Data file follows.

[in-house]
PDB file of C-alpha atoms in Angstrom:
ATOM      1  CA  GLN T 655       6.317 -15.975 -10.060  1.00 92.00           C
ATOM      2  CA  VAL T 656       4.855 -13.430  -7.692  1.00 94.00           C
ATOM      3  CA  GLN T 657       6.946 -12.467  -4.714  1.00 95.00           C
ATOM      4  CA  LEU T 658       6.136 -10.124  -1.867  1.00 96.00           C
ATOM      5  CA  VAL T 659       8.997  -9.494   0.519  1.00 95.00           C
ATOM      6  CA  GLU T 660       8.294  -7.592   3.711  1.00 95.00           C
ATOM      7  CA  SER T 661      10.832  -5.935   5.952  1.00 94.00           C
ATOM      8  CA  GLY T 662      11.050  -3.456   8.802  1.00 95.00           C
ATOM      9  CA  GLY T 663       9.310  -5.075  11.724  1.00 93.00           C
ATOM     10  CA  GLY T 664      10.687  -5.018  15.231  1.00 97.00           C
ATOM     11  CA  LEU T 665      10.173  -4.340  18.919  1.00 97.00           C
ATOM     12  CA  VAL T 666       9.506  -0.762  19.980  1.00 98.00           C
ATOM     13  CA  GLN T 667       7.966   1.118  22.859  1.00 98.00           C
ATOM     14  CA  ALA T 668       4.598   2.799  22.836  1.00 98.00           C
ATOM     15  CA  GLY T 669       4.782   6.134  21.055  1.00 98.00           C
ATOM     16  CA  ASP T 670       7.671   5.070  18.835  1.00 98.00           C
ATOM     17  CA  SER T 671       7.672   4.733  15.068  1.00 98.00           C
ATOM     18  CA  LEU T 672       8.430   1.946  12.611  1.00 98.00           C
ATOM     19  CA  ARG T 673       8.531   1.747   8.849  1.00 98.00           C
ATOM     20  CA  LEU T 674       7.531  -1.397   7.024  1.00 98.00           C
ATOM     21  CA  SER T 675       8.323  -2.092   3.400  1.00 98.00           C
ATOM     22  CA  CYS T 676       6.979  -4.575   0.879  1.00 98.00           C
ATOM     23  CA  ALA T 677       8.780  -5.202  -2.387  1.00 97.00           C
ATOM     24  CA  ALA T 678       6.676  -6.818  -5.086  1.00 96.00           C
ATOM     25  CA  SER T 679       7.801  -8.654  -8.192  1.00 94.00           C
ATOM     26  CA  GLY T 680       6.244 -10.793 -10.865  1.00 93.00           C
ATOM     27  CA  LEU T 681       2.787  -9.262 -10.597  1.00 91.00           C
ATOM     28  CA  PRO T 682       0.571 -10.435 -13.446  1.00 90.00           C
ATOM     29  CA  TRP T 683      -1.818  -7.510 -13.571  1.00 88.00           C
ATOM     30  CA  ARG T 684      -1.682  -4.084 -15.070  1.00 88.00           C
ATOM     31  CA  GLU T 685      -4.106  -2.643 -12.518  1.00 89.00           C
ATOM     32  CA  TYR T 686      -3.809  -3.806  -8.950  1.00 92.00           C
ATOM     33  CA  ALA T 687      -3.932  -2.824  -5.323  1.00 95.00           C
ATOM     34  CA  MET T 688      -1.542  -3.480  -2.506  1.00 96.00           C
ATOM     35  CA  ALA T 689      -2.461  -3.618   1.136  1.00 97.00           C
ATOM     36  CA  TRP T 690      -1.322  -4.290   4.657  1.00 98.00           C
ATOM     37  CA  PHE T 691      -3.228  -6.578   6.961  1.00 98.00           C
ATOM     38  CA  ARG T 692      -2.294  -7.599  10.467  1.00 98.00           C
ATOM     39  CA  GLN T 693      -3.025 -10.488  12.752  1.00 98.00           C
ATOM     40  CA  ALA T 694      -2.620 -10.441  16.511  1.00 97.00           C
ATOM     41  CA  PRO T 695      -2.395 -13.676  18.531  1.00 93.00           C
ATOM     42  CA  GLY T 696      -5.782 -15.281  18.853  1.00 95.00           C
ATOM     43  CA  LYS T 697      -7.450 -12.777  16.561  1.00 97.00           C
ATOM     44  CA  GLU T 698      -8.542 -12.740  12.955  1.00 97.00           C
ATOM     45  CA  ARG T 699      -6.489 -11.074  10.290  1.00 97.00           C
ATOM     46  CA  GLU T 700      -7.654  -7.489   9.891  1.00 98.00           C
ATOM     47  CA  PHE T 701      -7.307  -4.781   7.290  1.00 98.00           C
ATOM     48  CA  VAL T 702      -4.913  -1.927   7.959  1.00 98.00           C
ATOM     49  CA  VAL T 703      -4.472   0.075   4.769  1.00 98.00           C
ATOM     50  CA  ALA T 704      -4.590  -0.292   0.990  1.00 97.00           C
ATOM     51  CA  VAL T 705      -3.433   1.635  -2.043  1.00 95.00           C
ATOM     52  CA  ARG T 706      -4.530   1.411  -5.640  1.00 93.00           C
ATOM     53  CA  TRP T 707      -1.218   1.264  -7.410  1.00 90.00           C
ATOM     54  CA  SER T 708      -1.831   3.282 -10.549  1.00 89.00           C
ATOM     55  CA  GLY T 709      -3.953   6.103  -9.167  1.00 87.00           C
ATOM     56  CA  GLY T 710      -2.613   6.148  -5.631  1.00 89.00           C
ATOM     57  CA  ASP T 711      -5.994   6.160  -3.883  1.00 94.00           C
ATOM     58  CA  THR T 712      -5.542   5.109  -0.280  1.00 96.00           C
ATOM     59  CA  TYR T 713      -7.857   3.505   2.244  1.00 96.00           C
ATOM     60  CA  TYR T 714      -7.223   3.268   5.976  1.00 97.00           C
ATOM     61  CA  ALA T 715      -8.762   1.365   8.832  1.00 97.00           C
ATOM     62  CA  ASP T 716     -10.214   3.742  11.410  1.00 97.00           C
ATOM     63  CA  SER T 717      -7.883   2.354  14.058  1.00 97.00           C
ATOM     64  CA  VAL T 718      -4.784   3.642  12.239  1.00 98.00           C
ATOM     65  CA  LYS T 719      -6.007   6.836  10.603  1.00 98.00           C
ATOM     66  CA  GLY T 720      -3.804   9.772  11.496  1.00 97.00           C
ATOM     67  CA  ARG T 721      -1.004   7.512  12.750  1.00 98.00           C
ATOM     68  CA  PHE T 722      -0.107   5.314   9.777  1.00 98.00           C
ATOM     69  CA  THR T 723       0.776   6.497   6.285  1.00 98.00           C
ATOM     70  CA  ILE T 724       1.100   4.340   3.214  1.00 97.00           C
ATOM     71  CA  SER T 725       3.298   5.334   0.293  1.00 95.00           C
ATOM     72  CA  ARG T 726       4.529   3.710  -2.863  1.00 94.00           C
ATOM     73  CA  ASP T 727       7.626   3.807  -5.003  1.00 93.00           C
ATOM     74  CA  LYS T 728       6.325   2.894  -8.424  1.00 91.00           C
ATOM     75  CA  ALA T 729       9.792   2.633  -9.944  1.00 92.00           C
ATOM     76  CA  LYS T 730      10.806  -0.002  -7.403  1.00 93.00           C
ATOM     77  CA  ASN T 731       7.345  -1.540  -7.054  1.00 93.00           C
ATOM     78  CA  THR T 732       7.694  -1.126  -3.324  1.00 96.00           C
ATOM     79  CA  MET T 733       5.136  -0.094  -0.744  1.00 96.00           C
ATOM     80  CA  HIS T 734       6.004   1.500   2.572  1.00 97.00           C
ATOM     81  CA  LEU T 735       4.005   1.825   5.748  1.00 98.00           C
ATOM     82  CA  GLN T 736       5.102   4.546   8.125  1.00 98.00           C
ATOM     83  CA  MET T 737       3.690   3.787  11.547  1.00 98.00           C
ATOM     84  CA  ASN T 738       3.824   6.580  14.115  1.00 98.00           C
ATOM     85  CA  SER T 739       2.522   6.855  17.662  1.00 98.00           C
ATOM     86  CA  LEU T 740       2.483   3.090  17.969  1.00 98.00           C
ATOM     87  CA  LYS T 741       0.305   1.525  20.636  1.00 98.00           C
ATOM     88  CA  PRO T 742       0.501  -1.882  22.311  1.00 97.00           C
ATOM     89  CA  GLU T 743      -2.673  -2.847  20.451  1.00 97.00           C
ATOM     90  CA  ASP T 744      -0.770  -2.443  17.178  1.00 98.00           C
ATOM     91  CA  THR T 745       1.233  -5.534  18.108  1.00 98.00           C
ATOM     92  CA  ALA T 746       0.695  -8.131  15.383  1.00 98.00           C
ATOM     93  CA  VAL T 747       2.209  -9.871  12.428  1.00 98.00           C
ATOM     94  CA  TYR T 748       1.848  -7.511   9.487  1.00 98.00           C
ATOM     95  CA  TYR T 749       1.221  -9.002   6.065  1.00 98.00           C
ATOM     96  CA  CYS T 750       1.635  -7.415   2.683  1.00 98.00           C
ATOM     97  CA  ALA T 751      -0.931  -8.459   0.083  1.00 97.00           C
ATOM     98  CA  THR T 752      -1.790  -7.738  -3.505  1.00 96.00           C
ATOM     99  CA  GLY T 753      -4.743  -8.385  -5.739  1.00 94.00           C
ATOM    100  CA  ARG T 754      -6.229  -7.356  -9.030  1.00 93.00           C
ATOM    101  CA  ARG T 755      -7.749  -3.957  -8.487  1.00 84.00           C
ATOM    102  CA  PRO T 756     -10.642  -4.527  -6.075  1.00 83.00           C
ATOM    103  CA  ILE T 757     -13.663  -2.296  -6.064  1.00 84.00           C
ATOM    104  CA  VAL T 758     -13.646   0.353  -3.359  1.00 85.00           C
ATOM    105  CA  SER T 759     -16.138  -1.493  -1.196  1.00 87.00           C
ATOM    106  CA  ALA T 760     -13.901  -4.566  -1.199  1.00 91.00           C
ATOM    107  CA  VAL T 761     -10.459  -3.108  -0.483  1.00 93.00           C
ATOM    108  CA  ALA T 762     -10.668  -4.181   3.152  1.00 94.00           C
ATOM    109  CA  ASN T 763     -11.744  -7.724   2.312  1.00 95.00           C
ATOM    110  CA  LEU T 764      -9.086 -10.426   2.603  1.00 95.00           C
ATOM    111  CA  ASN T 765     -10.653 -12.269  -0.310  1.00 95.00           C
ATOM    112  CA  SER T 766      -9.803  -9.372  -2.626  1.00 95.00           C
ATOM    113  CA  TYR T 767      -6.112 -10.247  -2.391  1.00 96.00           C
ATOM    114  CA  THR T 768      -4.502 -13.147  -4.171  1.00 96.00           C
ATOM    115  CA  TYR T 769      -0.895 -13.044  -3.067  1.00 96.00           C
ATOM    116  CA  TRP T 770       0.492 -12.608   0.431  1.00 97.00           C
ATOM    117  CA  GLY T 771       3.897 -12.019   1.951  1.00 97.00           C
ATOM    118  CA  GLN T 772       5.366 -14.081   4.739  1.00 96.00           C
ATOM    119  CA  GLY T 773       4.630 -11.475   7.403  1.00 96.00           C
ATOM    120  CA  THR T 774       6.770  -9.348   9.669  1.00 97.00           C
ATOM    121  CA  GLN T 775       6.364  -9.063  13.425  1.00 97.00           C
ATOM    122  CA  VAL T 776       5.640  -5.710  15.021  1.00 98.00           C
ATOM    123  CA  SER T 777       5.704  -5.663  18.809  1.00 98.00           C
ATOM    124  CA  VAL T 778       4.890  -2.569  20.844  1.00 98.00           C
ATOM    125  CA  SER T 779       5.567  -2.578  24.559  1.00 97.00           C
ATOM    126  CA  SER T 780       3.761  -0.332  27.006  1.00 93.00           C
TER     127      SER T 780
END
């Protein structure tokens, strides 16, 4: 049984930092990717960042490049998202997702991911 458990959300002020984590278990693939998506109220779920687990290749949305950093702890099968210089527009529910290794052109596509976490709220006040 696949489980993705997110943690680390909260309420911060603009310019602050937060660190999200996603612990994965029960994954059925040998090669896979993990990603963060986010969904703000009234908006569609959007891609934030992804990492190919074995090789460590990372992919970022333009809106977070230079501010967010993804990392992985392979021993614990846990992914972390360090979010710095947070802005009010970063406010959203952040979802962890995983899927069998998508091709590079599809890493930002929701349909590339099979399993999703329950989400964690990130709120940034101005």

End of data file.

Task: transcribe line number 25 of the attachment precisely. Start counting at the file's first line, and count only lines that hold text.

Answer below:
ATOM     23  CA  ALA T 677       8.780  -5.202  -2.387  1.00 97.00           C